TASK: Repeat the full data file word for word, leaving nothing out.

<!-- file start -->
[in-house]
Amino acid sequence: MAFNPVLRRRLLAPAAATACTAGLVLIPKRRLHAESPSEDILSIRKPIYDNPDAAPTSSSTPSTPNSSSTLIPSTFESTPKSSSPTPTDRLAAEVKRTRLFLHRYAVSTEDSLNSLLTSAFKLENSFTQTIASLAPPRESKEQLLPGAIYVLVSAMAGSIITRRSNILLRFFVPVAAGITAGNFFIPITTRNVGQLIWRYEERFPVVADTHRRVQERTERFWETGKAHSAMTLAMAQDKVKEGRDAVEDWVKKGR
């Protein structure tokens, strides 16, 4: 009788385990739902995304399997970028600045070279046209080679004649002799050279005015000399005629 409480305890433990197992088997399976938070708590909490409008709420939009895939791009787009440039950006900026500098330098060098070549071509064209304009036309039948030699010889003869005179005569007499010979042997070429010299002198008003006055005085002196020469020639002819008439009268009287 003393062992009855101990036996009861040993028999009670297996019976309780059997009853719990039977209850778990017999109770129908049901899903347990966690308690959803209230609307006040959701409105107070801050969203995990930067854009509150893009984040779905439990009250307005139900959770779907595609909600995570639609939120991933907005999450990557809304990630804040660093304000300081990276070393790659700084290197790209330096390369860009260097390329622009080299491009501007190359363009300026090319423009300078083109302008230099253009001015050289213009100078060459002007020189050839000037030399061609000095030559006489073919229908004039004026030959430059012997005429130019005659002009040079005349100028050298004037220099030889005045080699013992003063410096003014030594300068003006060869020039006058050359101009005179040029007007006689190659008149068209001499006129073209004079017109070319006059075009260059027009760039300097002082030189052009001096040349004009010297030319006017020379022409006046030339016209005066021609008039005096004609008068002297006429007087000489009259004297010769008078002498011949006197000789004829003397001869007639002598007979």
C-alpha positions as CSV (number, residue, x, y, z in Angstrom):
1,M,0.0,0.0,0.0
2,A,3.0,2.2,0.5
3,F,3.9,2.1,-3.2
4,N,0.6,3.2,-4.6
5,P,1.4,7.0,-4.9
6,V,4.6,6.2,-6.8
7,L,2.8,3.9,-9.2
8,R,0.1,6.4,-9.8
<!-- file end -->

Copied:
[in-house]
Amino acid sequence: MAFNPVLRRRLLAPAAATACTAGLVLIPKRRLHAESPSEDILSIRKPIYDNPDAAPTSSSTPSTPNSSSTLIPSTFESTPKSSSPTPTDRLAAEVKRTRLFLHRYAVSTEDSLNSLLTSAFKLENSFTQTIASLAPPRESKEQLLPGAIYVLVSAMAGSIITRRSNILLRFFVPVAAGITAGNFFIPITTRNVGQLIWRYEERFPVVADTHRRVQERTERFWETGKAHSAMTLAMAQDKVKEGRDAVEDWVKKGR
């Protein structure tokens, strides 16, 4: 009788385990739902995304399997970028600045070279046209080679004649002799050279005015000399005629 409480305890433990197992088997399976938070708590909490409008709420939009895939791009787009440039950006900026500098330098060098070549071509064209304009036309039948030699010889003869005179005569007499010979042997070429010299002198008003006055005085002196020469020639002819008439009268009287 003393062992009855101990036996009861040993028999009670297996019976309780059997009853719990039977209850778990017999109770129908049901899903347990966690308690959803209230609307006040959701409105107070801050969203995990930067854009509150893009984040779905439990009250307005139900959770779907595609909600995570639609939120991933907005999450990557809304990630804040660093304000300081990276070393790659700084290197790209330096390369860009260097390329622009080299491009501007190359363009300026090319423009300078083109302008230099253009001015050289213009100078060459002007020189050839000037030399061609000095030559006489073919229908004039004026030959430059012997005429130019005659002009040079005349100028050298004037220099030889005045080699013992003063410096003014030594300068003006060869020039006058050359101009005179040029007007006689190659008149068209001499006129073209004079017109070319006059075009260059027009760039300097002082030189052009001096040349004009010297030319006017020379022409006046030339016209005066021609008039005096004609008068002297006429007087000489009259004297010769008078002498011949006197000789004829003397001869007639002598007979």
C-alpha positions as CSV (number, residue, x, y, z in Angstrom):
1,M,0.0,0.0,0.0
2,A,3.0,2.2,0.5
3,F,3.9,2.1,-3.2
4,N,0.6,3.2,-4.6
5,P,1.4,7.0,-4.9
6,V,4.6,6.2,-6.8
7,L,2.8,3.9,-9.2
8,R,0.1,6.4,-9.8